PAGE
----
By Tuan Nguyen
Posting in Cities
Gas prices vary considerably with the problem cutting much deeper financially for some than others.
It seems like for every week that goes by commuters are feeling increasingly pinched as the average nationwide cost of gas inches up towards $4 dollars a gallon.
However, since driving habits, travel demands and gas prices vary considerably -- depending on which region of the country you're from -- it's might be more accurate to say the problem cuts much deeper financially for some than others.
But just how drastic is the cost disparity?
A study released by Mint.com reveals that residents of some major cities can end up paying more than twice as much each month as residents in another city. This eye-popping statistic and other surprising conclusions were drawn from an analysis of data reported by the site's users, which included their location and how often they visited the pump.
Topping the list as the top fuel-spending city is San Jose, California where residents fork over on average $216 dollars a month on fuel, while New Yorkers, on the other end of the spectrum, spend an average of $102 dollars a month. The wide disparity likely has a lot to do with the fact that big apple dwellers also have the option of using the subway and other popular modes of public transportation, which also might explain why they refuel on average only twice a month whereas Americans refuel about six times a month.
A more useful statistic for those who primarily drive is the total amount of money spent each time residents of a particular city visit the pump -- a better indicator of the differences in per gallon costs. So when the numbers are broken down this way, we learn that re-fueling tends to be most expensive in the Bay Area with San Francisco, San Jose and Oakland ranked as the top three, followed by New York and Brooklyn. And where is the cheapest place to refuel? The answer is Tucson, Arizona where commuters pay about $25 dollars.
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Ironically, I grew up in San Jose up until I was 21 years old before moving to New York five years ago and a major part of adjusting to living on the east coast was trading in my car for a transit pass, a transition that diminished the impact of gas prices on my life to the point where it no longer crossed my mind. Yet even today, I haven't paused to think how much money I've saved since I offed my car. Why? Perhaps just the peace of mind of not having to has made making the switch more than worth it.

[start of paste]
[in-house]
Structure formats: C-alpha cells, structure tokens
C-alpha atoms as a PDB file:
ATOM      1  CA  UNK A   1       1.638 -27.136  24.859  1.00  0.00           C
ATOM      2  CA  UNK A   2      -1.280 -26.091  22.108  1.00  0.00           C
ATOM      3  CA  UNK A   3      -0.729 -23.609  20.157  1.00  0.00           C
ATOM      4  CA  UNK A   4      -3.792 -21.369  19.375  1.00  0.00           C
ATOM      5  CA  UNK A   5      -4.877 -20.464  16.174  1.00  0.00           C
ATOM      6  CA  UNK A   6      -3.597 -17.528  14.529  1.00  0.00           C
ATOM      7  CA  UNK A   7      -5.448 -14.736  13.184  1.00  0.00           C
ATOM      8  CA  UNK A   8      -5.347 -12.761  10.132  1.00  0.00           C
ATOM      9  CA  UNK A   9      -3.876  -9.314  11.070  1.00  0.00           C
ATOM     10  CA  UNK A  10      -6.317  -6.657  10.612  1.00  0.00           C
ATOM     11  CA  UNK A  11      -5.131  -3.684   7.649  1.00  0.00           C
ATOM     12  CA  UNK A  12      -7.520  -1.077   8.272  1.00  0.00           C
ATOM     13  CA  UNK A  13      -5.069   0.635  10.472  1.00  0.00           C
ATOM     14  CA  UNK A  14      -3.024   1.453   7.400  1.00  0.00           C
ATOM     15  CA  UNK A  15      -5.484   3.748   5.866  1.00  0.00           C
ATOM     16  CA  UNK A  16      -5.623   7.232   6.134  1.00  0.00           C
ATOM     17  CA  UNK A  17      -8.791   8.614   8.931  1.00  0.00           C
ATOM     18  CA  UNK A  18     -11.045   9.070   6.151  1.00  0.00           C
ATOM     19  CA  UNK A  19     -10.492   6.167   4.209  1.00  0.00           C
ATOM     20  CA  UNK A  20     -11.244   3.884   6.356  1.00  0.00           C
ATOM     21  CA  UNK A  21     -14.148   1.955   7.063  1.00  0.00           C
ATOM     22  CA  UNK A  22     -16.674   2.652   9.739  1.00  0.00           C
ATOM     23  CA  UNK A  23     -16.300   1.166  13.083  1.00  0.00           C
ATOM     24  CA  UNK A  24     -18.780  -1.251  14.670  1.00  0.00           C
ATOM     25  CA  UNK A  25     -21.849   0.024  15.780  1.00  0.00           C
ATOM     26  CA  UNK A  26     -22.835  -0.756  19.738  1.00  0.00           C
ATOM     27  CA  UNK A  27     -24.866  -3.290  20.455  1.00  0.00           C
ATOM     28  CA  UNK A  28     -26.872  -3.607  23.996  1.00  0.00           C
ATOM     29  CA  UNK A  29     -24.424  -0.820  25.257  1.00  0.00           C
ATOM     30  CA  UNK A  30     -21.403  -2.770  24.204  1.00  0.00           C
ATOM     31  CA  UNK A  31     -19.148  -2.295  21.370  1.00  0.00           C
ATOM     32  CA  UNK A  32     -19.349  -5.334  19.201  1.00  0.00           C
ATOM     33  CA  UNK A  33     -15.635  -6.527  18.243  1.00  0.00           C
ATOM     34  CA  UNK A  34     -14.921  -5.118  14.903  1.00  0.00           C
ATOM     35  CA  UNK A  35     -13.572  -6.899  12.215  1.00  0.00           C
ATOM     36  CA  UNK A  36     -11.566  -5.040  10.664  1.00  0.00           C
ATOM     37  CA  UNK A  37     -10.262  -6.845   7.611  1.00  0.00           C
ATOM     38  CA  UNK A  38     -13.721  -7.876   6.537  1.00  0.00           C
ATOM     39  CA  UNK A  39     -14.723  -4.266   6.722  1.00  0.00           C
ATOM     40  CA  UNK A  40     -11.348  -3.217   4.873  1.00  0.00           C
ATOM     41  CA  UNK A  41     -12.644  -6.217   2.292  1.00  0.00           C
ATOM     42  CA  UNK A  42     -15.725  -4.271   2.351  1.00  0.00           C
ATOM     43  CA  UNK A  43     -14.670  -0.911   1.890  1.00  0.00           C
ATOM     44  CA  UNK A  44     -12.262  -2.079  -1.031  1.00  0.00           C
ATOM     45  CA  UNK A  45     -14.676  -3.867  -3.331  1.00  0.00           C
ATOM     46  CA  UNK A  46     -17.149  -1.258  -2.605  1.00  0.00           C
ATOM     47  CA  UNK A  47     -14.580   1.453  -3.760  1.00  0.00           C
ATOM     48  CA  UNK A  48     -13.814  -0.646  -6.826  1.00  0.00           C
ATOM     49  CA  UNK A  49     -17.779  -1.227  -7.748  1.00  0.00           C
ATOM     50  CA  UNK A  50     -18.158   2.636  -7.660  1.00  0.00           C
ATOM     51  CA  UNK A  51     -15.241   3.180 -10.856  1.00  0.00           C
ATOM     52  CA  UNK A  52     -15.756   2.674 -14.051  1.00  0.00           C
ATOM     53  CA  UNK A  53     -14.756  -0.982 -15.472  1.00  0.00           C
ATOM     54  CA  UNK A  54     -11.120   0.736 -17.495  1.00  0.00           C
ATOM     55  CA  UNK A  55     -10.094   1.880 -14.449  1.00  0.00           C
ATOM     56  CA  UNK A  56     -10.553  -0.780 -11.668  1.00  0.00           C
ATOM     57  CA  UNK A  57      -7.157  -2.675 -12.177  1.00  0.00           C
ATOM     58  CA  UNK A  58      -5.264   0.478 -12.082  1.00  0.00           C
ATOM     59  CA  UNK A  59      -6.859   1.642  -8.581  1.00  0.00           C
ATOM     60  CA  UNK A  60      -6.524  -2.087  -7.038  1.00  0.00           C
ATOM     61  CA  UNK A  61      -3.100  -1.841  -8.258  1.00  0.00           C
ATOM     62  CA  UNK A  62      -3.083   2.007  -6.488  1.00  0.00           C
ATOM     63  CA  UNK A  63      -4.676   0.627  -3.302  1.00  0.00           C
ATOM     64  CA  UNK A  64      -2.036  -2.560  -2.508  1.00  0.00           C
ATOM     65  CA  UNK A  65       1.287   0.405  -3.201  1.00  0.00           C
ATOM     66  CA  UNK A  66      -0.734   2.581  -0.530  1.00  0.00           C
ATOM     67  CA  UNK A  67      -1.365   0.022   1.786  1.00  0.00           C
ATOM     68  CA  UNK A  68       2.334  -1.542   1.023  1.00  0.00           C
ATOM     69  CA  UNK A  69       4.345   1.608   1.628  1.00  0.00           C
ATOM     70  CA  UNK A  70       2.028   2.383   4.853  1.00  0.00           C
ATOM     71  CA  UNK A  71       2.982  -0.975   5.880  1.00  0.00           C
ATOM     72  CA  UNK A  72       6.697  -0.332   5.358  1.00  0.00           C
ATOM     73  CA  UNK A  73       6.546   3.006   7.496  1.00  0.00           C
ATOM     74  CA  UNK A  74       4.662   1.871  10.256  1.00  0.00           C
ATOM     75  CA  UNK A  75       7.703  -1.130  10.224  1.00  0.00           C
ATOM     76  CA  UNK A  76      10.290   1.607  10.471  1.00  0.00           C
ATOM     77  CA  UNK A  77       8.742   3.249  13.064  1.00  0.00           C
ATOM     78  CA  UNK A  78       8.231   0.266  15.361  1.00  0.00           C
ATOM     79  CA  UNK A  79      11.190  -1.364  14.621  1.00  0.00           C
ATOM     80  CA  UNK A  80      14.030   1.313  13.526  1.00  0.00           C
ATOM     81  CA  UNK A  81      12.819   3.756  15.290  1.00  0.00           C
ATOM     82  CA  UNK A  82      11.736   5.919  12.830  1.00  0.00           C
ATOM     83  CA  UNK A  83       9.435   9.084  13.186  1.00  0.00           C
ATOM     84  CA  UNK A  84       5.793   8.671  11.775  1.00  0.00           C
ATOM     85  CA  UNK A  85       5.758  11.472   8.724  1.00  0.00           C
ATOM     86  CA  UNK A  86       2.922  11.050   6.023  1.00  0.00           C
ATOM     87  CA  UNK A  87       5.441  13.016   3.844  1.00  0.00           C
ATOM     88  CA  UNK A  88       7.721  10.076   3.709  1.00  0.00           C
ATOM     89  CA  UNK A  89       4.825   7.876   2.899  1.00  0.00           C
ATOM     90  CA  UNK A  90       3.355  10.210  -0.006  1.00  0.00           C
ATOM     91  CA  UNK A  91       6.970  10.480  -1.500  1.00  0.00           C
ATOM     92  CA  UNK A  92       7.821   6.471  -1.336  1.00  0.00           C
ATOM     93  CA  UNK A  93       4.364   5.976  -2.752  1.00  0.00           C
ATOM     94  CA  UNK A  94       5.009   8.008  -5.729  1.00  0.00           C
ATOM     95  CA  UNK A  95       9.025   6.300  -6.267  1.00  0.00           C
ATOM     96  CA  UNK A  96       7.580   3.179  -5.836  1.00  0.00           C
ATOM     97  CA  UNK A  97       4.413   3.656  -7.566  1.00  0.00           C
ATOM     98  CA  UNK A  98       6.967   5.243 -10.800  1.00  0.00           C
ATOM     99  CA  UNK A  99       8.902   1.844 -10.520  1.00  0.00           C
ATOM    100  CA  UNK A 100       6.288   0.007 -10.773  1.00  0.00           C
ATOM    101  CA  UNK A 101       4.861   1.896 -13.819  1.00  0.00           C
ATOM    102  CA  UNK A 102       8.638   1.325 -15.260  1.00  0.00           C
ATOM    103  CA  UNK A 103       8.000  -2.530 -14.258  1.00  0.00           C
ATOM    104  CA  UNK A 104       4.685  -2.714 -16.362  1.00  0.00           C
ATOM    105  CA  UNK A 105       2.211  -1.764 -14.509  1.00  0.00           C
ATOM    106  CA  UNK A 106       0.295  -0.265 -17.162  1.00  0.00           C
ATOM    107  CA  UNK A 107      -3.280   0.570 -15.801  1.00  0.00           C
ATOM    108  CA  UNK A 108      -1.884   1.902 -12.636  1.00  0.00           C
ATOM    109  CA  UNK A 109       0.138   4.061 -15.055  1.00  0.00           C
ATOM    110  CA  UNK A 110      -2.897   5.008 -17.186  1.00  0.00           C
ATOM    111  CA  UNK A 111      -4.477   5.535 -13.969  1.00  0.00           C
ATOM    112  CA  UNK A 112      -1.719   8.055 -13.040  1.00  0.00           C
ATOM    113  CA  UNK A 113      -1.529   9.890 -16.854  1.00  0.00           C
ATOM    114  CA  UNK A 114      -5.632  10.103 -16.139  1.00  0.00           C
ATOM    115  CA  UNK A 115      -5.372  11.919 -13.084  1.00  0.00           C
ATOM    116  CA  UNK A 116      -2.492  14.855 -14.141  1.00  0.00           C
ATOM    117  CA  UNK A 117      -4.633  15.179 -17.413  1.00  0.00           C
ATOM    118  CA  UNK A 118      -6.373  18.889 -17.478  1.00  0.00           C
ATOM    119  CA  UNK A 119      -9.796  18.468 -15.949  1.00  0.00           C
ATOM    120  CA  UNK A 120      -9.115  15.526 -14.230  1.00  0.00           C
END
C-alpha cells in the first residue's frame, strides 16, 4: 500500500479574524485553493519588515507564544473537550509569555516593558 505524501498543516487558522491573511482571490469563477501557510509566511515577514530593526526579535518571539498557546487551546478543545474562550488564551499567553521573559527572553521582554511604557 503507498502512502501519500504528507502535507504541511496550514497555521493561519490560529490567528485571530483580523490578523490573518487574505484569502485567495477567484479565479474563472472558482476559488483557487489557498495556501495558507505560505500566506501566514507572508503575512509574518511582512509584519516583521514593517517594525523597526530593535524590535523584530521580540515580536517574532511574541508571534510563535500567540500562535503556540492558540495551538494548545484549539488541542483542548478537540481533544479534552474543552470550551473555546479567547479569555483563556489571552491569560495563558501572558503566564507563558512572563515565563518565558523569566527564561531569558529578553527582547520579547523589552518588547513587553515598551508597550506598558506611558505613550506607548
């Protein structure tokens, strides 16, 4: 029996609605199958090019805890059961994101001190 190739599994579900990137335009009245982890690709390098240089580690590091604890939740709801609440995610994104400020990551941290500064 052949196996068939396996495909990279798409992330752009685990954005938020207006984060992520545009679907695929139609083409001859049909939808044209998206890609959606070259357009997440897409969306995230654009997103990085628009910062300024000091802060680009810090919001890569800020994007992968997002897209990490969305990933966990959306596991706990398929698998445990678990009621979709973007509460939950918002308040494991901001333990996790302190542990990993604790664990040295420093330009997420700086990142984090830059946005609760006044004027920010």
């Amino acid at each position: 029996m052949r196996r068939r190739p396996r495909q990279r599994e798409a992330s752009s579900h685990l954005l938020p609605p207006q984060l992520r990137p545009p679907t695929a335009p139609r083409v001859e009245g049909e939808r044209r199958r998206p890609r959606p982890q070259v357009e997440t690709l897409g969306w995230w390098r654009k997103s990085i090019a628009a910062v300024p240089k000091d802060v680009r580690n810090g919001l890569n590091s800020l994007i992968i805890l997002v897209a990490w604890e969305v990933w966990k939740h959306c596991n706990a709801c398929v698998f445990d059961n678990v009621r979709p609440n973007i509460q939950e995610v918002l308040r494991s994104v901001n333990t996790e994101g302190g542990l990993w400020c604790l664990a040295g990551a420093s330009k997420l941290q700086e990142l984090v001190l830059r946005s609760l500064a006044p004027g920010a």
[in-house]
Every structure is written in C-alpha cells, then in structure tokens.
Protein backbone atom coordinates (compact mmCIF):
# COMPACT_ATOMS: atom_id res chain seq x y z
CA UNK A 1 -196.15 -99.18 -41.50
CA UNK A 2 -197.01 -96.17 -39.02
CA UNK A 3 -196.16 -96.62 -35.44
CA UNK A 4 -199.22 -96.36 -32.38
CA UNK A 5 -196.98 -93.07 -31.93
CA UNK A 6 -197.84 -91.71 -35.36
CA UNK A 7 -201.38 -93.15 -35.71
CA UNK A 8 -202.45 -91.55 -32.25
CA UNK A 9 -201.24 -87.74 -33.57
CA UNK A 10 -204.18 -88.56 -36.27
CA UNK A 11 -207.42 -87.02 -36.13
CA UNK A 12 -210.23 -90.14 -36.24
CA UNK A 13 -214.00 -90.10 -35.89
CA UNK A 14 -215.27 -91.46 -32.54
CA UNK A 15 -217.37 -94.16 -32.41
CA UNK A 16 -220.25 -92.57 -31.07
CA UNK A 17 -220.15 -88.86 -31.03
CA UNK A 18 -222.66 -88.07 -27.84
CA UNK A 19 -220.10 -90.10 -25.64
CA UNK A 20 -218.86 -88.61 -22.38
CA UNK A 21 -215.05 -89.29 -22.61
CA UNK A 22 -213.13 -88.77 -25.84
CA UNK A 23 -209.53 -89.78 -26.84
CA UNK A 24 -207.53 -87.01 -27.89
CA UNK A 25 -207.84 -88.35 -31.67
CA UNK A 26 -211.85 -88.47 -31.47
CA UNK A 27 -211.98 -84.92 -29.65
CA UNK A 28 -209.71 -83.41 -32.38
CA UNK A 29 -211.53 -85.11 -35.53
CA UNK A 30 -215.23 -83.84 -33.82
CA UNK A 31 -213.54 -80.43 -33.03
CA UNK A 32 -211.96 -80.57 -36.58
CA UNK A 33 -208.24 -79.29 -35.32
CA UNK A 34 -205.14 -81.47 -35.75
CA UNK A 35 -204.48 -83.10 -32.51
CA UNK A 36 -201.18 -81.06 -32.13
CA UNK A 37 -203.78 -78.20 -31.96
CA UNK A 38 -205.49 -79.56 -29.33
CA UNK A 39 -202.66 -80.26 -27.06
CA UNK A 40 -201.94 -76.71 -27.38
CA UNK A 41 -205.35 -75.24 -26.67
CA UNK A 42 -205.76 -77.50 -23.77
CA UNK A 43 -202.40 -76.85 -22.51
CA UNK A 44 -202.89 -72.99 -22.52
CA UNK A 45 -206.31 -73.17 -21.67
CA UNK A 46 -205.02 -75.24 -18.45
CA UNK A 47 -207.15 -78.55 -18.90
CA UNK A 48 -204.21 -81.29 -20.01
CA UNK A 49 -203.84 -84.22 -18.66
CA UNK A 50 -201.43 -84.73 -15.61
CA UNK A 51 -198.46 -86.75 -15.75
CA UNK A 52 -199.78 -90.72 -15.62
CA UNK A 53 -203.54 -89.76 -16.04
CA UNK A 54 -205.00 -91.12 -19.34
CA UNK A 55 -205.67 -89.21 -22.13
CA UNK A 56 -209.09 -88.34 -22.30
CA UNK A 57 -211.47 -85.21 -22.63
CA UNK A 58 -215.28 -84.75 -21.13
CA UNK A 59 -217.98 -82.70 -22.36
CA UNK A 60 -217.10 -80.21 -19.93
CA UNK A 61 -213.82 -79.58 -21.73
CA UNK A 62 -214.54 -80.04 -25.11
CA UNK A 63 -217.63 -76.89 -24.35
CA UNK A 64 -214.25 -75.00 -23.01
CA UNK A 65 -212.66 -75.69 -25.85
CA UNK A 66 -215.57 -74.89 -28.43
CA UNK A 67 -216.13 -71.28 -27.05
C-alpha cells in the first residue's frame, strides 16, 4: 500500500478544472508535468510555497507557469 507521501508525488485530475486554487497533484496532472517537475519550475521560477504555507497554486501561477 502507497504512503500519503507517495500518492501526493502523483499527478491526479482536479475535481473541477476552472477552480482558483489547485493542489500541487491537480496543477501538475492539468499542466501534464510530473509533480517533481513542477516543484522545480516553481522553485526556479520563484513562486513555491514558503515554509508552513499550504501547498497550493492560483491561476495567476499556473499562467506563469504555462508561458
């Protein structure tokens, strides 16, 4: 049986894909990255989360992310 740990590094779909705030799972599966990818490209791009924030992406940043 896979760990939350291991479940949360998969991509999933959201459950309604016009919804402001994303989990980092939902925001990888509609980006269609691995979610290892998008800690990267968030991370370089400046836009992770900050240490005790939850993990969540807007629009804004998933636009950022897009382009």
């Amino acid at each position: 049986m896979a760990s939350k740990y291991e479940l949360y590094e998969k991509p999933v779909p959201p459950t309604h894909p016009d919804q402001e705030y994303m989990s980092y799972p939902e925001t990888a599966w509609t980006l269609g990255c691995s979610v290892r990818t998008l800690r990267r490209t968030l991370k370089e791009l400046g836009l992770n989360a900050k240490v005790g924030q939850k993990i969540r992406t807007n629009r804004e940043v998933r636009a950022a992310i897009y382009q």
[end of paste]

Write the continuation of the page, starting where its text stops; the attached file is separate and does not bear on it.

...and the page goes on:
Image: Mint.com (slightly modified)
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Jul 24, 2011
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Here in the UK, fuel poverty is a real issue. Currently the price of unleaded petrol is ~1.39 litre. The other week I had to pay 1.47.9 per litre (due to almost running out of fuel near a motorway service station - which are always about 5p-10p more per litre). According to XE.com/ucc1.39 converts to $2.27 per litre. 1 gallon is 4.54 litres, so that's $2.27 * 4.54 = $10.30 gallon!!!
I also live in Buffalo, NY. I spend about $42.00 a week on gas which comes out to $168.00 a month. Thanks to the HIGH Taxes in NY..........
Here in Buffalo, NY most people I know many people who spend around $62 a fill up each week. So at $248 a month, Buffalo nicely out-shines San Jose as terrible on gas prices. And this is after the price went down from over $4. I understand that this covered major cities, but the semi-major ones can be worse a lot of the time.
The grid of costs per month makes a great case for better public transportation. Given a better option, I'd park my car during the week and save it for when needed.
Chicago was on the list as teetotaler. I suspect people buy as little gas as they can because Chicago is near or at the highest price per gallon in the nation. When gas is that expensive you try not to use much.
Don't forget though what those options will cost you in RTD taxes and time. The taxes and subsidies are quite large. In the Denver area for light rail, the fares are approximately 45% of the real cost per passenger...guess who pays for that. I can burn a lot of gas and get to work in 15-20% of the time, even on surface streets vs. RTD.